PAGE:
Reflections on Reflective Practice among Pre-Hospital Emergency Care Practitioners in Ireland.

Chris O'Connor, Joe O'Hara

DOI: http://dx.doi.org/10.32378/ijp.v3i2.155

Abstract

Background

This paper examines the level of engagement of Irish pre-hospital emergency care practitioners with reflection and reflective practice.  It also explores the attitudes of practitioners to reflection and to methodologies designed to support reflective practice such as reflective discussion and video-assisted structured reflection.  Finally it outlines the main barriers to reflection, both individually and collaboratively, and reflective practice gaining widespread acceptance as key learning strategies among pre-hospital emergency care practitioners and educators in Ireland.

Methodologies

This paper is part of a larger project which consisted of three cycles of action research.  Data was collected via an online survey questionnaire, and by conducting a series of semi-structured interviews with various stakeholders.  These included all three clinical levels of pre-hospital emergency care practitioners and educators from emergency service providers, private ambulance services, and voluntary organisations.

Findings

Many practitioners consider themselves to be reflective practitioners.  However, very few of them use a structured model of reflection. Reflection, and reflective practice are not part of the education standards for practitioners in Ireland, and consequently receive very little attention in most education programmes. Practitioners within voluntary organisations perceived that reflective practice was encouraged by their organisation in greater numbers than those from other organisations. Collaborative forums were perceived to be beneficial, although concerns were raised about their potential for abuse and misuse.  These concerns appear to emanate from a lack of trust within certain organisations.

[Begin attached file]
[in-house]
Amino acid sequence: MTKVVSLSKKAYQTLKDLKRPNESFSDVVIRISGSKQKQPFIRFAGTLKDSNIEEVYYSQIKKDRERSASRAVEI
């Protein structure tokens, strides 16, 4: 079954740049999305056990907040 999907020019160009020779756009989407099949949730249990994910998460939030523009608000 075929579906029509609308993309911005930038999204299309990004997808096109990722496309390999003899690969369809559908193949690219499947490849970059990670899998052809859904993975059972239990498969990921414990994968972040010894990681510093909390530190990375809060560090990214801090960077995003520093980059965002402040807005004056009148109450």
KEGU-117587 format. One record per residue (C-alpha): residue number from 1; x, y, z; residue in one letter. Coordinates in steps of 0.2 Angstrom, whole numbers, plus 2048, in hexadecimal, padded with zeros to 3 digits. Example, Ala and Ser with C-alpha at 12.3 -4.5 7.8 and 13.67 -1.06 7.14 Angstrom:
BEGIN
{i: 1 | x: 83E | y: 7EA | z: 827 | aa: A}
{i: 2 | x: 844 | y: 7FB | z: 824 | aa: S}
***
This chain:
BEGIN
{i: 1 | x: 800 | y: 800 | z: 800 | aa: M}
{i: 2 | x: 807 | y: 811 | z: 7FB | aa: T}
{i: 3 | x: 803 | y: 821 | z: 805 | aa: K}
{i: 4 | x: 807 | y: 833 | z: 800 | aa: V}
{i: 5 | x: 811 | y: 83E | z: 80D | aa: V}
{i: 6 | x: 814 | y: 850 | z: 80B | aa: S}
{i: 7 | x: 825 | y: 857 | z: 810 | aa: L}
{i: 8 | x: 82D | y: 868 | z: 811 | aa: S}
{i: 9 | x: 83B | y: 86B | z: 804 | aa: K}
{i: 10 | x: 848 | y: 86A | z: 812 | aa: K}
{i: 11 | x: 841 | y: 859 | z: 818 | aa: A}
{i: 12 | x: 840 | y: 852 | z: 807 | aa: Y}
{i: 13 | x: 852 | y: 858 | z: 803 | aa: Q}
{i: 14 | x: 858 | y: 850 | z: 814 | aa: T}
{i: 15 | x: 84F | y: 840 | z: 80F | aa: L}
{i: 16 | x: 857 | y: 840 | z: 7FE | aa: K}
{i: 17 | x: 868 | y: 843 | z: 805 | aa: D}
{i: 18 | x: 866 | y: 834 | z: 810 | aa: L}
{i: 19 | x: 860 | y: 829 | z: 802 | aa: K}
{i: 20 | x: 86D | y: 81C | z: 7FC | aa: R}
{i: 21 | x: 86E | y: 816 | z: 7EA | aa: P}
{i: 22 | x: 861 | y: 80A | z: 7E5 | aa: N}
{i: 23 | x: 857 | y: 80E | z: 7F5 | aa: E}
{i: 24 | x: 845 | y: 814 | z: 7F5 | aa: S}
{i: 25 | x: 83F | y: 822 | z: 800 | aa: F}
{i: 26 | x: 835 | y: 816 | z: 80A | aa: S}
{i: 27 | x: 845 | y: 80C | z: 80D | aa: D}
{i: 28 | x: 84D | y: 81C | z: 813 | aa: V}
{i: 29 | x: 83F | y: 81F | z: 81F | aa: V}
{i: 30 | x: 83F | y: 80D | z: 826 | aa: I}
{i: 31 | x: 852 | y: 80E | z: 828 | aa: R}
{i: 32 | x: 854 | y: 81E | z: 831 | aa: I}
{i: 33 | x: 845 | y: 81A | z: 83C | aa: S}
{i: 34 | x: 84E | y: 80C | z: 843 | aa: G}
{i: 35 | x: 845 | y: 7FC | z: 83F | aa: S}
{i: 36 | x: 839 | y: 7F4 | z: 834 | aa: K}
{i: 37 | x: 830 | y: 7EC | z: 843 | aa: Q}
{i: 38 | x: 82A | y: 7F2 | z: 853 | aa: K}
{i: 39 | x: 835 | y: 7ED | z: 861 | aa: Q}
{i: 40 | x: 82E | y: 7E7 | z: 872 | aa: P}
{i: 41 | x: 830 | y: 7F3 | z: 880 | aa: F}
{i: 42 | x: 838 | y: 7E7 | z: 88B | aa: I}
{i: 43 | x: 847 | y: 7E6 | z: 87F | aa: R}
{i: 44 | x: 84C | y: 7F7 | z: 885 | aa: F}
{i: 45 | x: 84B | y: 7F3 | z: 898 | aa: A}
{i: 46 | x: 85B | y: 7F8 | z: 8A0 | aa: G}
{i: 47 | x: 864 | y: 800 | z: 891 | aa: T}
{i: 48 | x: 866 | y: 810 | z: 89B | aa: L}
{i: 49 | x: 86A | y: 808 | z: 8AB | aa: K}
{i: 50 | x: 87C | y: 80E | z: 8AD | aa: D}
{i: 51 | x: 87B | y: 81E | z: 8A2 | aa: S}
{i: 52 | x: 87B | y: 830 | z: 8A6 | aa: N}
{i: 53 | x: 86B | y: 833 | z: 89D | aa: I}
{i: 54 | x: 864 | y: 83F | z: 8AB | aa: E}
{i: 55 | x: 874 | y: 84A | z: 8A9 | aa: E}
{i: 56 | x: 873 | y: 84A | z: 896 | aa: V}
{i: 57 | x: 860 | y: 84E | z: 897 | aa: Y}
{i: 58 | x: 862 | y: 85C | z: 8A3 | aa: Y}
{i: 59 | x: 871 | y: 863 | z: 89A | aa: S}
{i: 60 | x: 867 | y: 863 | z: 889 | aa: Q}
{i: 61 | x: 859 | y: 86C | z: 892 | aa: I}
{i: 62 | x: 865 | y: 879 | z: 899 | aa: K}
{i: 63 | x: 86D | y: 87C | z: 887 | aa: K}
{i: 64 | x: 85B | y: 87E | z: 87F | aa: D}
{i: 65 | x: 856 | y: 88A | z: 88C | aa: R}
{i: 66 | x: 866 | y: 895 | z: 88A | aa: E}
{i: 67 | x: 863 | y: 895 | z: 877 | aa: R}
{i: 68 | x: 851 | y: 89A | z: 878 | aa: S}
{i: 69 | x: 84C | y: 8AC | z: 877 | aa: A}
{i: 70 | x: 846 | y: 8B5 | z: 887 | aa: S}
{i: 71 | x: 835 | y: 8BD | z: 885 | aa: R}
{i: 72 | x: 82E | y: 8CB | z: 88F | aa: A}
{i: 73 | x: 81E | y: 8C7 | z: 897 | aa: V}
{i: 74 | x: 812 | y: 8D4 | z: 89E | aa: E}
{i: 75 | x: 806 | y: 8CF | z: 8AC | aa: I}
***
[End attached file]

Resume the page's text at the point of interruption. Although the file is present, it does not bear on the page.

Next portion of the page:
Recommendations

Reflective practice to be included in the education standards for all levels of practitioners in Ireland. Develop and roll-out an education programme for existing practitioners regarding reflection, reflective learning, reflective practice, and structured models of reflection, as part of their CPC requirements. Provide education for all EMS course faculty regarding reflection, reflective learning, reflective practice, and structured models of reflection. A learning contract for all participants and faculty, including a confidentiality agreement, must be in place prior to the establishment of any collaborative forums. Further research to explore the reasons for lack of trust within organisations should be undertaken. Further research is recommended to explore the reasons for the disparity of opinion between volunteer and professional organisations regarding the encouragement of reflective practice.


Keywords

Pre-hospital Care; Education; Reflective practice.

References

References:

Denzin, N. K., and Lincoln, Y. S. 2017a. The Discipline and Practice of Qualitative Research. IN: Denzin, N. K., and Lincoln, Y. S. (eds.). The Sage Handbook of Qualitative Research. 5th ed. Thousand Oaks, California: Sage Publications.

Finlay, L. 2008. Reflecting on ‘Reflective Practice’. [Online] Available from: https://pdfs.semanticscholar.org/c128/691f2615de873dfe544fcb5dc902fe812675.pdf [Accessed 13 May 2017].

Gibbs, G. 1988. Learning by Doing: A Guide to Teaching and Learning Methods. Oxford: Oxford Further Education Unit.

McNiff, J. and Whitehead, J. 2006. All you need to know about Action Research. London: Sage Publications.

Schön, D. A. 1983. The Reflective Practitioner. How Professionals Think in Action. New York: Basic Books.



DOI: http://dx.doi.org/10.32378/ijp.v3i2.155

Refbacks

  • There are currently no refbacks.




Copyright (c) 2018 Chris O'Connor, Joe O'Hara

Creative Commons License
This work is licensed under a Creative Commons Attribution-NonCommercial-ShareAlike 4.0 International License.


IJP is an Open Access journal and articles published are distributed under the terms of the Creative Commons Attribution-NonCommercial License (CC BY-NC). Article copyright remains with individual authors. Authors grant unrestricted copyright license to the IJP. Readers may copy, distribute, build upon, reproduce, and display the work for non-commercial purposes with the proper citation of the original work in this publication. DPLA Rights statement: http://rightsstatements.org/page/InC-NC/1.0/?language=en. The IJP supports the National Principles for Open Access Policy Statement.

Electronic ISSN: 2009-938X.

We deposit a copy of all Irish healthcare related articles with Lenus, the Irish Health Repository and eDepositIreland, ensuring a full-text copy is always available and securely stored. The IJP is also listed with DOAJGoogle ScholarScienceOpenWorldCat, Index Copernicus, OAJI and JournalTOCs.